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Let $u_n$ be a bounded sequence of real numbers.

Suppose that $$\lim_{n \to \infty} u_n + \frac{u_{2n}}{2} = 1$$

Show that $u_n$ converges.

Can someone provide some hints or insight to this problem or similar? I don't really know where to start.

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up vote 2 down vote accepted

Since $$ \lim_{n\to\infty}u_n+\frac{u_{2n}}{2}=1 $$ we have $$ \limsup_{n\to\infty}u_n\le1-\frac12\liminf_{n\to\infty}u_n $$ and $$ \liminf_{n\to\infty}u_n\ge1-\frac12\limsup_{n\to\infty}u_n $$ Subtracting, we get $$ \limsup_{n\to\infty}u_n-\liminf_{n\to\infty}u_n\le\frac12\left(\limsup_{n\to\infty}u_n-\liminf_{n\to\infty}u_n\right) $$ Therefore, $$ \limsup_{n\to\infty}u_n-\liminf_{n\to\infty}u_n=0 $$ and thus, the limit exists.

To compute the limit, distribute the limit to get $$ \lim_{n\to\infty}u_n+\frac12\lim_{n\to\infty}u_n=1 $$ and therefore, $$ \lim_{n\to\infty}u_n=\frac23 $$

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this seem really cool but could you elaborate further on how to get the first two relations? From there on I understand everything :-) – Ant Apr 24 '14 at 16:38
@Ant: Show that $$\limsup_{n\to\infty}(-u_n)=-\liminf_{n\to\infty}u_n$$ which incidentally shows that $\displaystyle\liminf_{n\to\infty}(-u_n)=-\limsup_{n\to\infty}u_n$. Show that $$\limsup_{n\to\infty}(u_{2n})\le\limsup_{n\to\infty}u_n$$ which, using the previous equalities, also shows that $\displaystyle\liminf_{n\to\infty}(u_{2n})\ge\liminf_{n\to\infty}u_n$. Apply these to $$u_n=1-\frac12u_{2n}$$ – robjohn Apr 24 '14 at 16:54
thank you. very elegant! :) – Ant May 4 '14 at 9:11

Let $\epsilon>0$ be given. There exists $N$ such that $u_n-\frac{u_{2n}}2$ differs from $1$ by less than $\frac13\epsilon$ for all $n>N$. Now if for some $n>N$, we have $|u_n-\frac23|\ge c$ with $c\ge \epsilon$, then $$\left|\frac{u_{2n}}2-\frac13\right|\ge\left|u_n-\frac23\right|-\left|\left(\frac{u_{2n}}2-\frac13\right)+\left(u_n-\frac23\right)\right|\ge c-\frac13\epsilon\ge \frac23c$$ and hence $|u_{2n}-\frac23|\ge 2c$. By induction $|u_{2^kn}-\frac23|\ge 2^kc$ for $k\in\mathbb N_0$, hence $|u_{2^kn}|\ge 2^kc-\frac23$, which contradicts boundedness of $(u_n)$. We conclude that $|u_n-\frac23|<\epsilon$ for all $n>N$. This precisely says that $\lim_{n\to\infty}u_n=\frac23$.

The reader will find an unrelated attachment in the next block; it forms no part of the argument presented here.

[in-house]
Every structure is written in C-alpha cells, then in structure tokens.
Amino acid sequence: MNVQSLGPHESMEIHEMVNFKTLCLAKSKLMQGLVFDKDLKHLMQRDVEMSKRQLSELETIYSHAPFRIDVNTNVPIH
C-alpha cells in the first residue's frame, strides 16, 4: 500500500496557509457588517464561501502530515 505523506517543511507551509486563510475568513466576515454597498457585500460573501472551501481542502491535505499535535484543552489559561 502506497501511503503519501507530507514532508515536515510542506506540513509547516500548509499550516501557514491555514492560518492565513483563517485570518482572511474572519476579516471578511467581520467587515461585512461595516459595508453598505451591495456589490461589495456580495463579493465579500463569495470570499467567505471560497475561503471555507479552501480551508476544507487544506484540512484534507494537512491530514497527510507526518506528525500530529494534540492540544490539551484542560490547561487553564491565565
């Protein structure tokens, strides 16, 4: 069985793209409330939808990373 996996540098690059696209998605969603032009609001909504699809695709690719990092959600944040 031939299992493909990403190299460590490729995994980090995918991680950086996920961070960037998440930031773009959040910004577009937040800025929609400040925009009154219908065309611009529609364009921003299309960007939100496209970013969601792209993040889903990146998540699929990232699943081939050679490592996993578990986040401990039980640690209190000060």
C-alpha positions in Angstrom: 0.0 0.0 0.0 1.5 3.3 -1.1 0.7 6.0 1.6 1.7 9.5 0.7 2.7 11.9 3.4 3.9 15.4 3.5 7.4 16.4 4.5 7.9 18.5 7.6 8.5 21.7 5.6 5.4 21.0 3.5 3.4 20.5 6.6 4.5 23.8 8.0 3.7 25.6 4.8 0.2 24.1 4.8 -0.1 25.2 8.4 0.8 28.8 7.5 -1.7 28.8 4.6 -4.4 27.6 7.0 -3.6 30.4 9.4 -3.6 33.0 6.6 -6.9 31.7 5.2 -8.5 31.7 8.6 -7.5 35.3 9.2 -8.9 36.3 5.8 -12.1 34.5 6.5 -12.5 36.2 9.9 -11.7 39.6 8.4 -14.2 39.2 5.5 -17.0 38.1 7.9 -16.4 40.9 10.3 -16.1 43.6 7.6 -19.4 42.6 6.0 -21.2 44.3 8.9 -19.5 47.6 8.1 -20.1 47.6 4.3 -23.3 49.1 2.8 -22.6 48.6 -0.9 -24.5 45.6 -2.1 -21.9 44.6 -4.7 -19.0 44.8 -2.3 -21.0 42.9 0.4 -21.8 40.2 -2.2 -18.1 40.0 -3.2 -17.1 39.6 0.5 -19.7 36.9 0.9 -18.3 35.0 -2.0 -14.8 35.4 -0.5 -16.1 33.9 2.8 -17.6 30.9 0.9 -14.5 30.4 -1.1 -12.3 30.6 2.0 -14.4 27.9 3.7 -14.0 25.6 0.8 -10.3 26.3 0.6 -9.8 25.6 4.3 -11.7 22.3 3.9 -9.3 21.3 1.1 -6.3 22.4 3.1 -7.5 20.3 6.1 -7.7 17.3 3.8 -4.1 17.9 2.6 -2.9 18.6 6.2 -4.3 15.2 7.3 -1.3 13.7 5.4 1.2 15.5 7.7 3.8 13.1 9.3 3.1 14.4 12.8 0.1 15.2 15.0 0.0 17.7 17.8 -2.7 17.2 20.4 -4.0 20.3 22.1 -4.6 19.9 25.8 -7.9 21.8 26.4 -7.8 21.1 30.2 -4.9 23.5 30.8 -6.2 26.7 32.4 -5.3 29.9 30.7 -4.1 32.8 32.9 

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(+1) I think this is in essence the same as what I did, though I had a longer answer that I overwrote that implies that $$\frac23=\frac12\frac54\frac{17}{16}\frac{257}{256}\cdots$$ – robjohn Apr 23 '14 at 21:36
This also seem very cool though I have two problems: 1) At the very beginning, should be $u_n + \frac{u_{2n}}{2}$ instead? 2) I can't prove why is that the first inequality holds. why $$\left|\frac{u_{2n}}2-\frac13\right|\ge\left|u_n-\frac23\right|-\left|\left( \frac{u_{2n}}{2}-\frac13\right)+\left(u_n-\frac23\right)\right|$$ ? From there on I think I got it though! – Ant Apr 24 '14 at 16:45

HINTS: Use Bolzano-Weierstrass : $u_{\phi(n)}\rightarrow l$ and by the second hypothesis $u_{2\phi(n)}\rightarrow 2(1-l):=l'$

Now can you prove that $u_n$ has only one accumulation points ?

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No I couldn't. I can show $u_{4\phi(n)} \to 2(2l-1) := l''$ and $l'' = l' = l$ if and only if $l = 2/3$. We can probably continue along these lines with $u_{8\phi(n)}$ but I don't see how to conclude... – Ant Apr 23 '14 at 20:05
@Ant You are on the right road, $u_{2\phi(n)}+\frac{u_{4\phi(n)}}{2}\rightarrow l$ then $l'+\frac{l'}{2}=1$. So $l'=\frac{2}{3}$ and thus $l=\frac{2}{3}$. You can conclude that $u_n$ has only one accumulation points and therefore converge to $l=\frac{2}{3}$. – user142836 Apr 23 '14 at 21:29
I'm sorry but I can't follow you. If you could expand your answer and add more details (and completing the proof) it would be greatly appreciated! :-) – Ant Apr 24 '14 at 16:48

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